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Tsunami anniversary – When the tsunami hit Bandah Aceh

By Hotli Simanjuntak

Panglima Polem Street near Peunayoung neighborhood in Banda Aceh, 26 December 2004 and 16 December 2014

Sunday morning, 26 December 2004 was very peaceful. As usual, I started my day watching television. It was a Christmas cartoon show on a local channel about an ugly and a beautiful Christmas tree.

At 8:35 am, an earthquake shook Aceh, starting with a small wobble, shortly followed by a harder shake. Then a few objects in the bedroom fell on me. Aware that the earthquake was very strong, I frantically tried to get out of the room to stand out in the open area.

The earthquake forced people to lie down on the ground. Trees and electric poles tipped over followed by a very loud roar. People started screaming and praying to God. About five minutes later the earthquake stops. People began to examine their homes for damage.

I checked the surrounding neighborhood near to where I lived, then grabbed a small camera and headed downtown.

Panglima Polem Street near Peunayoung neighborhood in Banda Aceh, 26 December 2004 and 16 December 2014

I started by the tallest hotel building in the city of Banda Aceh. The hotel basement had collapsed. Hotel guests tried to escape out the hotel windows, fearing that more aftershocks would bring the building down.

I received information that a large shopping center had collapsed with many casualties. I arrived to find hundreds of people gathered, trying to determine the condition of the building.

About 30 minutes later, dozens of people were running from the coast line in a panic screaming “Sea water rise up! Sea water rise up!”. I still did not realize that at the time a big wave was moving from the beach to where I was standing.

When I turned toward the river next to the shopping center, I saw that there were some fast-moving wooden boats being brought by the water flow in the opposite direction. Some of the boats hit the bridge. People tried to jump into the dirty, black water that carried the ruins.

That’s the moment when I realized that my own life was threatened. I panicked and tried to find a high spot to save myself. Along with me were hundreds of people seeking refuge in tall buildings.

Baitulrahman Mosque in Banda Aceh, 26 December 2004 and 16 December 2014.

I ran toward a pole monument at a crossroads. At the time, from a distance, I saw a roll of water coming quickly, overturning dozens of parked cars and crashing them onto the roadside, such was the power of the oncoming rush.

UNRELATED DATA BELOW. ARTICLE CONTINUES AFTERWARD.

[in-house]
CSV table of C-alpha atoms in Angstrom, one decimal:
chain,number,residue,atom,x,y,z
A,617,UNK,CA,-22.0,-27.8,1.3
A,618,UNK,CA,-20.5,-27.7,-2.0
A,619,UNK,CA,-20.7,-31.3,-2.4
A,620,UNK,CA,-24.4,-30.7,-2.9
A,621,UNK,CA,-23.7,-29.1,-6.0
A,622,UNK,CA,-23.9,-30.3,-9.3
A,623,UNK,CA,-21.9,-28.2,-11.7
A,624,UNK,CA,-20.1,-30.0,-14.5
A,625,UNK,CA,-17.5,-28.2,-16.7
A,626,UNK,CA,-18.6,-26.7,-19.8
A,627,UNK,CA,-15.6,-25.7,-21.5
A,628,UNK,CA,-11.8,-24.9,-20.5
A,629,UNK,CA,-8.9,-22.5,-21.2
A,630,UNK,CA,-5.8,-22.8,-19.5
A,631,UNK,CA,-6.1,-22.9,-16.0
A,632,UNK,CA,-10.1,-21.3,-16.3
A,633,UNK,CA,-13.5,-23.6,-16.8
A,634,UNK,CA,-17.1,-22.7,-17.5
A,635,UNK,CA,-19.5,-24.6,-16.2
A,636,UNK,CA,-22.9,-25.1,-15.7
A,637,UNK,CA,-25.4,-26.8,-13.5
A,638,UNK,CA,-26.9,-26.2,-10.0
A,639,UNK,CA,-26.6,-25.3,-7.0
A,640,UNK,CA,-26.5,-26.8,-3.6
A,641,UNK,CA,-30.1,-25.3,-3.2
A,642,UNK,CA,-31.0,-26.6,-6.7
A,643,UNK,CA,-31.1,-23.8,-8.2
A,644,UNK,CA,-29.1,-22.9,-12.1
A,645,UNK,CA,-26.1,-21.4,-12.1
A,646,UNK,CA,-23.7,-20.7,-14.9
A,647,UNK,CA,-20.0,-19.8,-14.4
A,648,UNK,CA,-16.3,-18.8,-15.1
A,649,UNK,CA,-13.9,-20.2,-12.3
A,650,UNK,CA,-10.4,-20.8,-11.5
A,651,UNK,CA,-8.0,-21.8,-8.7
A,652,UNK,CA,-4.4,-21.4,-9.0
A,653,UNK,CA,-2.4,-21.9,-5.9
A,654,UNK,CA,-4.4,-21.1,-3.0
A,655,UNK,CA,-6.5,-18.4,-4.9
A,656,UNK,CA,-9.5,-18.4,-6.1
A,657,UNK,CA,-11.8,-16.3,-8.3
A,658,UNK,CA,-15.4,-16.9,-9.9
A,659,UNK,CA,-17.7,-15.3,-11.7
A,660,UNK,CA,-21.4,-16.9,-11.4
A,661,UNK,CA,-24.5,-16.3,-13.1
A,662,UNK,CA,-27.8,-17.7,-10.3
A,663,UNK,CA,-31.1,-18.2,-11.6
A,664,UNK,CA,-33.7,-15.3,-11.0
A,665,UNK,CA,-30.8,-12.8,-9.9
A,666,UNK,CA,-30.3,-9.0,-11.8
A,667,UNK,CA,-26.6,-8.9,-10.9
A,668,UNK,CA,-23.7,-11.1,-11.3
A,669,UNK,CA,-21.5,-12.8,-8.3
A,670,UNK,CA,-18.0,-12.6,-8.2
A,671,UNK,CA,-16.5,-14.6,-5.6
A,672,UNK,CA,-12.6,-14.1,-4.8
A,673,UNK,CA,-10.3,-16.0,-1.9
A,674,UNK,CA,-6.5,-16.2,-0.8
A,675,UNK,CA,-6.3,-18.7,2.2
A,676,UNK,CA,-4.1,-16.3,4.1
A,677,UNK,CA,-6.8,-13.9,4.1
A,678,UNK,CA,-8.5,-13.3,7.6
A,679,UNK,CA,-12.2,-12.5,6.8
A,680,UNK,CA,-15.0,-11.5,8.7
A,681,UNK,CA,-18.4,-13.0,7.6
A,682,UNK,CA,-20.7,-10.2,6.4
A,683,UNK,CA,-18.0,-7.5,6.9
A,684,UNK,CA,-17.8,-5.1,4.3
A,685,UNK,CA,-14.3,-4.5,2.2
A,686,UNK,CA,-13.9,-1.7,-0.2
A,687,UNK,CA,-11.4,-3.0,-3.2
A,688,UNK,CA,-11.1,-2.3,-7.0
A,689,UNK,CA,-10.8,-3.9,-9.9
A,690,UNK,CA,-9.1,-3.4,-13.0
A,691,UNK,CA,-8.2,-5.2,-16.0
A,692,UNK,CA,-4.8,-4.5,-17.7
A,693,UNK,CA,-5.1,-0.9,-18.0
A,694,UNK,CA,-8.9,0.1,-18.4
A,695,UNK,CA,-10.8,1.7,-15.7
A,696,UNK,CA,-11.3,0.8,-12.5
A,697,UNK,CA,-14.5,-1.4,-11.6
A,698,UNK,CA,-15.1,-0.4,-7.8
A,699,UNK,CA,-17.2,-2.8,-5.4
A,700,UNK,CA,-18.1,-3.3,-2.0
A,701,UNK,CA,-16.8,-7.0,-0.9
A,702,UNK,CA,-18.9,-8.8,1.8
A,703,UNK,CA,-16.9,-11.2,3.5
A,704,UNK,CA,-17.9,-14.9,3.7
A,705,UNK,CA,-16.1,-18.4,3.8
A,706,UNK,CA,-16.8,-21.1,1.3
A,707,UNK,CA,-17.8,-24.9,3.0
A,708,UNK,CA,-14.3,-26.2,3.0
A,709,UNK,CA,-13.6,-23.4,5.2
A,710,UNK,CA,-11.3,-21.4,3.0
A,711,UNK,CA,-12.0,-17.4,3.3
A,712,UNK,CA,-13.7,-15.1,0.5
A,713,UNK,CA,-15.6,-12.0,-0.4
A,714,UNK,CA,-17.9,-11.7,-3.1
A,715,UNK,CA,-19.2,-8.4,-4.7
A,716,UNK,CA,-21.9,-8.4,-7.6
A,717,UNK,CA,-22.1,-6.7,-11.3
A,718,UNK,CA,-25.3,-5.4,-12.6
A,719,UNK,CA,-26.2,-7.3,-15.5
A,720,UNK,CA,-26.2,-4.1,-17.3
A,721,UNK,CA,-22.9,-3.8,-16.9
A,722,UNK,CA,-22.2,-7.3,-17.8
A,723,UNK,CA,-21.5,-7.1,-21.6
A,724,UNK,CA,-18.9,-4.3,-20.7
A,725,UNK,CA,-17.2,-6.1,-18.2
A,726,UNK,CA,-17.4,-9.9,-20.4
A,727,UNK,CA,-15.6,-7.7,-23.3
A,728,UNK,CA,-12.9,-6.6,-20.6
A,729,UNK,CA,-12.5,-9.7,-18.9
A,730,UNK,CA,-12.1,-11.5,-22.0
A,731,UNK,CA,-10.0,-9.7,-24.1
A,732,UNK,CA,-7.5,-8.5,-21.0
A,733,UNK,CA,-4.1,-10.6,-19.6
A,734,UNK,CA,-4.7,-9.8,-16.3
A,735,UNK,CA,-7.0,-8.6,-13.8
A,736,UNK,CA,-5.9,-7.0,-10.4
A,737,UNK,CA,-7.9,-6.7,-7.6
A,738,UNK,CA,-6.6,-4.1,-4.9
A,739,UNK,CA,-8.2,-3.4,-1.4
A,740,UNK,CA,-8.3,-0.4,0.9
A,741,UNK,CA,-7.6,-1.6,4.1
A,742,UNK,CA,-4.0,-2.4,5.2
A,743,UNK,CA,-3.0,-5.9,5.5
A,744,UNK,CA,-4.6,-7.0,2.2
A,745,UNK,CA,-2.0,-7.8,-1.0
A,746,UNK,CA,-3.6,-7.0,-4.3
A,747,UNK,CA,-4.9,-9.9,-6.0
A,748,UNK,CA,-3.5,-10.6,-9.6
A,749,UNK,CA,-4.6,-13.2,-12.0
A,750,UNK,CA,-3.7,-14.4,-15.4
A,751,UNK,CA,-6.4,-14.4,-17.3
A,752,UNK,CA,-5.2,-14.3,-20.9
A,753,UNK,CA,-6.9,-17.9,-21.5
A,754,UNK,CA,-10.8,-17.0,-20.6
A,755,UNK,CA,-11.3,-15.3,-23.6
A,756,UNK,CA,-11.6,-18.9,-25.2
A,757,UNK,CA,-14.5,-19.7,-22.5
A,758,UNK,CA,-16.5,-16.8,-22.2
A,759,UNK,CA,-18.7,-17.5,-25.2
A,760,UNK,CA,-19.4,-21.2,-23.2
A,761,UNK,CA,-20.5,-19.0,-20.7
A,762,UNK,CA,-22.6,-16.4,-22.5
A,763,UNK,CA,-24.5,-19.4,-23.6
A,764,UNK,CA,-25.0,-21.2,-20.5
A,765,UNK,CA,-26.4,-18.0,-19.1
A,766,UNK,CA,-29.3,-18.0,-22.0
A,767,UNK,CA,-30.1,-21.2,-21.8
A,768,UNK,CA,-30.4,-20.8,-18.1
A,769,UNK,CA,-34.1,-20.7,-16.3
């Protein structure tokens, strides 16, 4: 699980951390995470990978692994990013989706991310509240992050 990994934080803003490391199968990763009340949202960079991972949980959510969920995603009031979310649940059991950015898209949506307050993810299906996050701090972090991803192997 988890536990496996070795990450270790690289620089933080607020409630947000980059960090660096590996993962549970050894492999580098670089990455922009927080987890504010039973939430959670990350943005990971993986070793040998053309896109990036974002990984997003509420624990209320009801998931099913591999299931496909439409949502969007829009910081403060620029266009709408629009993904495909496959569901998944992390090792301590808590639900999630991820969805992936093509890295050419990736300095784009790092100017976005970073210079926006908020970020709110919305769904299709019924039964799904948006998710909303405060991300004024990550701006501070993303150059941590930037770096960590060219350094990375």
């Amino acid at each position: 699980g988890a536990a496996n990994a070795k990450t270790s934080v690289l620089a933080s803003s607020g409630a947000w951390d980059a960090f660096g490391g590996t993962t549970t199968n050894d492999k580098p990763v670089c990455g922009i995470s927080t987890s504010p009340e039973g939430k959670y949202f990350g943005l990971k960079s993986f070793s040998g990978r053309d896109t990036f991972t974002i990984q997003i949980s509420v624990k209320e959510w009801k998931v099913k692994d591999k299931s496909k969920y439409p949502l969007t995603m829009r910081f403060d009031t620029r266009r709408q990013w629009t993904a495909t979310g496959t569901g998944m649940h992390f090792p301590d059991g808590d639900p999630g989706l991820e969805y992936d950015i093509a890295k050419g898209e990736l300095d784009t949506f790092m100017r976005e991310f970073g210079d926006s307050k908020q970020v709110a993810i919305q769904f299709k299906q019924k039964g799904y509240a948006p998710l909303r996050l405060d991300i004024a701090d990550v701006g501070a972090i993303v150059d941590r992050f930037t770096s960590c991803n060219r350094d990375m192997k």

I tried desperately to save an old man from the water, grabbing his hand. Finally, he was safe.

Moments later the water flow totally stopped. People scurried to find a safe place, should another wave come in.

I did not fully realize what was happening. At the time I was really confused, trying to take pictures of those wanting to save themselves and helping those who were injured. Ruins and garbage was strewn along with piles of human corpses.

I was shocked and did not suspect that it was the tsunami. I kept walking and photographing some places nearby that were still under water.

When I arrived at the river bank, I was stunned to see that thousands of houses were no longer there; they were all washed away. From where I stood I just saw a stretch of empty land and collapsed buildings. I now had a clear view to the sea.

It was at this moment that I began to realized the size of the disaster in Aceh. I did not yet know that it was the biggest tsunami of the century with the death toll reaching more than 200,000, gone in just a few minutes.

I was so sad. Seeing the piles of corpses and wailing people calling the names of their relatives lost to the tsunami was overwhelming. Tears fell from my eyes; I almost couldn’t hold my camera. I was paralyzed by the situation, as people desperately looked at corpses, trying to find their loved ones.

Aceh River near Peunayoung neighborhood, 26 December 2004 and 16 December 2014.

Now, ten years after the tsunami, life has returned to normal. Reconstruction has been completed. People who survived the tsunami have returned to a somewhat normal life. But ten years is a very short time. The tsunami still feels as if it only happened yesterday.

It was unbelievably sad, but I felt that I was one among the lucky 200,000 people who survived the catastrophe of the century. December 26, 2004 is an unforgettable moment and I am sure I survived because of my journalistic instincts to cover the situation.

Hopefully the survivors have been able to put back their lives together. As for those who died, may they be in the hands of God.

epa photographer Hotli Simanjuntak in Incheon, South Korea, 02 October, 2014. credit: epa / Mast Irham

epa photographer Hotli Simanjuntak in Incheon, South Korea, 02 October, 2014. credit: epa / Jeon Heon-Kyun

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